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FAST-XDR-DETECT


Development of a two-approach plate system for the fast and simultaneous detection of MDR and XDR M. tuberculosis
 
 
Framework programme:
 7
Contract/Grant agreement number:
201690
EC contribution:
2.700.000 €
Duration:
48 months
Funding scheme:
Collaborative Project
Starting date:
01/02/2008
Web-site:
https://room.projectcoordinator.net/~oligocolor
 
 

Keywords: tuberculosis, drug resistance, MDR, XDR, rapid methods

Background

The HIV/AIDS pandemic and the emergence of drug resistance are hindering the control of tuberculosis (TB). Associated with drug resistance is the emergence of multidrug-resistant (MDR) strains of Mycobacterium tuberculosis, defined as strains resistant to (at least) isoniazid and rifampicin, the most valuable drugs for treatment of the disease. More recently, the appearance of extensively drug-resistant (XDR) strains has been reported. These strains, in addition to being MDR, are also resistant to key second-line drugs. Patients, especially HIV patients, harbouring XDR strains, have virtually no treatment options.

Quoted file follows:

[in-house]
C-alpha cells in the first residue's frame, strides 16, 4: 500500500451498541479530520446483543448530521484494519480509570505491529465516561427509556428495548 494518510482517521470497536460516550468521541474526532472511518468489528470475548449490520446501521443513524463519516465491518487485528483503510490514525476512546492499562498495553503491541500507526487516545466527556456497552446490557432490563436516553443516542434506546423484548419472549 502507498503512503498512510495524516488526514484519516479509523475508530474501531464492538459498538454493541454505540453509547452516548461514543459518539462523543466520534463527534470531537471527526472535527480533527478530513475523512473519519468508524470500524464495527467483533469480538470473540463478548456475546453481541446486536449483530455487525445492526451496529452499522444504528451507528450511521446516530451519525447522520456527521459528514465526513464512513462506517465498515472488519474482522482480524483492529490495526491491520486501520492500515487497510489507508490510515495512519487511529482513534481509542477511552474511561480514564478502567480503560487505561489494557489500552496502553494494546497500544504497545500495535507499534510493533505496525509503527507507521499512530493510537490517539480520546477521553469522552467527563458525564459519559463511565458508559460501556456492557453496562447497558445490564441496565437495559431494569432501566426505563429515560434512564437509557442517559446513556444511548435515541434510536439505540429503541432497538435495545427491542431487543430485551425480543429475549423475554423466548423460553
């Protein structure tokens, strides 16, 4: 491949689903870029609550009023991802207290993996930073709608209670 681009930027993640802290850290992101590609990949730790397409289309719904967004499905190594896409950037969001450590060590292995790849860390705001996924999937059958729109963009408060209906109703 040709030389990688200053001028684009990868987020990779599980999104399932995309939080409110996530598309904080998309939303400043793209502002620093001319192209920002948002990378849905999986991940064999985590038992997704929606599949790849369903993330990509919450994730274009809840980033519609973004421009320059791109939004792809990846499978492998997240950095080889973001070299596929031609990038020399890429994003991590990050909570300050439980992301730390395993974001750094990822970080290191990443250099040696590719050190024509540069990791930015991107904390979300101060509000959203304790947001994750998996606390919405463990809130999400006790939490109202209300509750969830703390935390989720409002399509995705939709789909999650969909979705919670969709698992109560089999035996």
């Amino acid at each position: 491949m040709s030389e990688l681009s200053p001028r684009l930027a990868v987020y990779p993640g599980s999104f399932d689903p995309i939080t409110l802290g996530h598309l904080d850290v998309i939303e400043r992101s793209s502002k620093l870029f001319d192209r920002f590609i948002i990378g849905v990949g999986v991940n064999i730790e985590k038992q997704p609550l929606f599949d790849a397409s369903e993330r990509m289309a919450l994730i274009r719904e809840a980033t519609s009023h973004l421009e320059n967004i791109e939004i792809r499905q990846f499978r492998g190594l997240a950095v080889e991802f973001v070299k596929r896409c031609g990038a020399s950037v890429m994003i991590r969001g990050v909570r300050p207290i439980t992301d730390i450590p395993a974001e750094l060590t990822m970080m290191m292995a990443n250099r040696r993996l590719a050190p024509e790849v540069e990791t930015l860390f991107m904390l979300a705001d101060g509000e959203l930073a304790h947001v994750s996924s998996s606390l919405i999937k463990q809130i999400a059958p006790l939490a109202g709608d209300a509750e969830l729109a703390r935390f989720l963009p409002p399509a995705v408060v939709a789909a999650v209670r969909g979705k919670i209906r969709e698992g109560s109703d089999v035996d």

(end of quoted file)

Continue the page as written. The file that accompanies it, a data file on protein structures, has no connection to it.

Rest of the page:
Detection of drug resistance in M. tuberculosis has traditionally been performed by cumbersome methodologies. Based on the detection of M. tuberculosis growth on solid media, these require several weeks to give results. Newer automated culture systems, although accurate and reliable, have been mainly evaluated for first-line anti-TB drugs and, due to their high cost, remain out of reach for most TB laboratories in middle- and low-income countries.

Molecular assays have also been proposed for the detection of drug resistance in M. tuberculosis. They follow a two-step procedure with nucleic acid amplification by polymerase chain reaction (PCR) and subsequent identification of specific mutations known to be associated with drug resistance. Two commercially available tests are based on hybridisation of amplified DNA from cultured isolates or sputum samples to several probes immobilised on a nitrocellulose strip covering the core region of rpoB for detecting resistance to RIF or katG and inhA for detecting resistance to INH. The limitation of these assays is that they only detect resistance to these two drugs. Sequencing DNA of PCR-amplified products has been the most widely used method; it is accurate and reliable and it has become the reference standard for mutation detection in M. tuberculosis. However, it would be rather difficult to implement DNA sequencing routinely for detection of drug resistance to several drugs, such as those responsible for MDR- and XDR-TB simultaneously, since it would involve multiple reactions for each isolate, making their cost high.

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